The most basic component of freedom of expression is the right of freedom of speech. The right to freedom of speech allows individuals to express themselves without government interference or regulation. The Supreme Court requires the government to provide substantial justification for the interference with the right of free speech where it attempts to regulate the content of the speech. Generally, a person cannot be held liable, either criminally or civilly for anything written or spoken about a person or topic, so long as it is truthful or based on an honest opinion, and such statements.

A less stringent test is applied for content-neutral legislation. The Supreme Court has also recognized that the government may prohibit some speech that may cause a breach of the peace or cause violence. For more on unprotected and less protected categories of speech see advocacy of illegal action, fighting words, commercial speech and obscenity. The right to free speech includes other mediums of expression that communicate a message. The level of protection speech receives also depends on the forum in which it takes place.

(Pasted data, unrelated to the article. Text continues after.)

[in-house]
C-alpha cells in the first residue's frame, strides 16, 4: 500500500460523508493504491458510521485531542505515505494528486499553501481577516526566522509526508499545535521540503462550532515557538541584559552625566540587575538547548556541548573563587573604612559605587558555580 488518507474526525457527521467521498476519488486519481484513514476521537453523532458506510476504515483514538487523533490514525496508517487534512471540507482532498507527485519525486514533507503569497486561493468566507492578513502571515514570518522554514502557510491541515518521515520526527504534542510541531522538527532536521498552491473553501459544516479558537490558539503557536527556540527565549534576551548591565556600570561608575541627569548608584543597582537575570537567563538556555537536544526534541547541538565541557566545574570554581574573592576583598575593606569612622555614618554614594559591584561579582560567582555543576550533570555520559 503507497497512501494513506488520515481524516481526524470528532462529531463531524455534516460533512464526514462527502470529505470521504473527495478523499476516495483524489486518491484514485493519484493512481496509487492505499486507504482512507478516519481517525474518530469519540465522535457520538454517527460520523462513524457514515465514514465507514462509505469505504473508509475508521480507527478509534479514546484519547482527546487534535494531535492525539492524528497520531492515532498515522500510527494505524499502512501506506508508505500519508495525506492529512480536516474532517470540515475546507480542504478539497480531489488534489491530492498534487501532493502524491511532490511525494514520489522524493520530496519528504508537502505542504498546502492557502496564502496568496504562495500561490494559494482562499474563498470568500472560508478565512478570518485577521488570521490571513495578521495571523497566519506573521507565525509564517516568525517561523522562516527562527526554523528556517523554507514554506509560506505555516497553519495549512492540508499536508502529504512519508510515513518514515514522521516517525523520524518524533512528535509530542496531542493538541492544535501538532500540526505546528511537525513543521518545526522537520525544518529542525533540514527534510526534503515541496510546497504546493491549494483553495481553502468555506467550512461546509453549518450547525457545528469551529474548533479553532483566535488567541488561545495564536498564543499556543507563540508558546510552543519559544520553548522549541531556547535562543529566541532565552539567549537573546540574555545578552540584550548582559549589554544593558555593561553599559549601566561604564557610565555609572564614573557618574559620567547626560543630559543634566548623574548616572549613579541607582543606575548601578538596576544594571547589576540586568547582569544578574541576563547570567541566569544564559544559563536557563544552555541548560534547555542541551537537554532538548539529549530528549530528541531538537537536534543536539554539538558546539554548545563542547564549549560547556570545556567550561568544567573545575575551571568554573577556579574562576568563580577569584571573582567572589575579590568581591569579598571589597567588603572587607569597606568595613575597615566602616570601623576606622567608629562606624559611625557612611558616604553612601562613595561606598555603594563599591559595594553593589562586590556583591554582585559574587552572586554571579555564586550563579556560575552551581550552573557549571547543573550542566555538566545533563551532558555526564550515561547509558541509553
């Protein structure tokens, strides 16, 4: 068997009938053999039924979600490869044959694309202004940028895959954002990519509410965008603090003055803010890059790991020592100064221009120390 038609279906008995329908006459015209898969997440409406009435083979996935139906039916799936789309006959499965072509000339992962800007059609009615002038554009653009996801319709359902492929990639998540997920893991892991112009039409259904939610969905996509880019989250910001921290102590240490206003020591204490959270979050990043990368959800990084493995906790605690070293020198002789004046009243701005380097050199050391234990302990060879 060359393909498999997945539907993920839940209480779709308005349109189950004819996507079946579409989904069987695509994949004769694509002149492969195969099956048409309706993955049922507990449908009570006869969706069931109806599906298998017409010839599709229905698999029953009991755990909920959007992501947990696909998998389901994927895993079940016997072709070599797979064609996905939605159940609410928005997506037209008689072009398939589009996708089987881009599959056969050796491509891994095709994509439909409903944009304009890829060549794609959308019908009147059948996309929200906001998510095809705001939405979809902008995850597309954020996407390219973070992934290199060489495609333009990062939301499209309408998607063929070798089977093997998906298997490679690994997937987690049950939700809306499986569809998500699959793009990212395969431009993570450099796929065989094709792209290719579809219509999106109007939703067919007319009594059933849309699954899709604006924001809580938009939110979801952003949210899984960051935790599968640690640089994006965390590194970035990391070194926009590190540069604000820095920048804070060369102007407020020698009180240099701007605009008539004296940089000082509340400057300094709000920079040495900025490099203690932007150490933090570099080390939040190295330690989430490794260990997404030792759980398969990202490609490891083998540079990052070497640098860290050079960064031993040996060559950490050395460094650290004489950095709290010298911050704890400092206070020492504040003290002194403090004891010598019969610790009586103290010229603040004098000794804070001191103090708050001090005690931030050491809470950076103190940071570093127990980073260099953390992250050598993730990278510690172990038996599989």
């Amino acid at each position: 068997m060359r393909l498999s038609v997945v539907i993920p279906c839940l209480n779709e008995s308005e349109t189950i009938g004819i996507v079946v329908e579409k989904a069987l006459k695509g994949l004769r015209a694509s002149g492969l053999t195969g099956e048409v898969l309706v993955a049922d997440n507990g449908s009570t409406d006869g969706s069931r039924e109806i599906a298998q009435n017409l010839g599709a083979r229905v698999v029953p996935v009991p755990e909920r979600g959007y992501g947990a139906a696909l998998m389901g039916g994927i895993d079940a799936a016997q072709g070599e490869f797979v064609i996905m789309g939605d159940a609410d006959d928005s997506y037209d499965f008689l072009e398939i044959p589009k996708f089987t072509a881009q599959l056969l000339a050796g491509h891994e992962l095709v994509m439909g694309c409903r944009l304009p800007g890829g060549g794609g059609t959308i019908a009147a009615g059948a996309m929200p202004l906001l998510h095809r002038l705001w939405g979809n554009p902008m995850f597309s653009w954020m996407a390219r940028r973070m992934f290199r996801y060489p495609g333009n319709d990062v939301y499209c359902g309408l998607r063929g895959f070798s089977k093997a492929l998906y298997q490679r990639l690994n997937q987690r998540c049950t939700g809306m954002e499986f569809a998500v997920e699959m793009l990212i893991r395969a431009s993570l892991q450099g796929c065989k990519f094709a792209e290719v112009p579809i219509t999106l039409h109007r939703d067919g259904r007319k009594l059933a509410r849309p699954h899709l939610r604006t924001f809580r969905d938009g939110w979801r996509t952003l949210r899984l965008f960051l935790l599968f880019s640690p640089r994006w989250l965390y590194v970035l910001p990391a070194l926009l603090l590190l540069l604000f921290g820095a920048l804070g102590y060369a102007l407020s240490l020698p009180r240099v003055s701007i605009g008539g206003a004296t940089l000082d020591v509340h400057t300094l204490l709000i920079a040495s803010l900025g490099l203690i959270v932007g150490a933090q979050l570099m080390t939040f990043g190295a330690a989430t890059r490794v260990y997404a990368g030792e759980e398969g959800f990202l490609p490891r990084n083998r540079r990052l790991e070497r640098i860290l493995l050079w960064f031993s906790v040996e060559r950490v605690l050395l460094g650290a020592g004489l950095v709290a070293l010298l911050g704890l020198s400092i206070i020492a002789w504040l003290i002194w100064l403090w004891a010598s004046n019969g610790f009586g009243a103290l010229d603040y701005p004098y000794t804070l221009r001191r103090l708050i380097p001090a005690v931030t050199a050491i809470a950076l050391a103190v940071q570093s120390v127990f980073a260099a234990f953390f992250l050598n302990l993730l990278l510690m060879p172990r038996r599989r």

James Madison, notably, who proposed the Freedom of Speech Clause to the First Congress, did not agree with this idea of Freedom of Expression. The First Amendment is not about self-expression, the search for truth as an end in itself, or even the opportunity for political participation as a means of self-fulfillment - it is about checking abuses of power. So Madison saw the Amendment primarily as being about the freedom of political speech.

So there you go. It is in place for political speech. That is how the man who wrote it, meant it.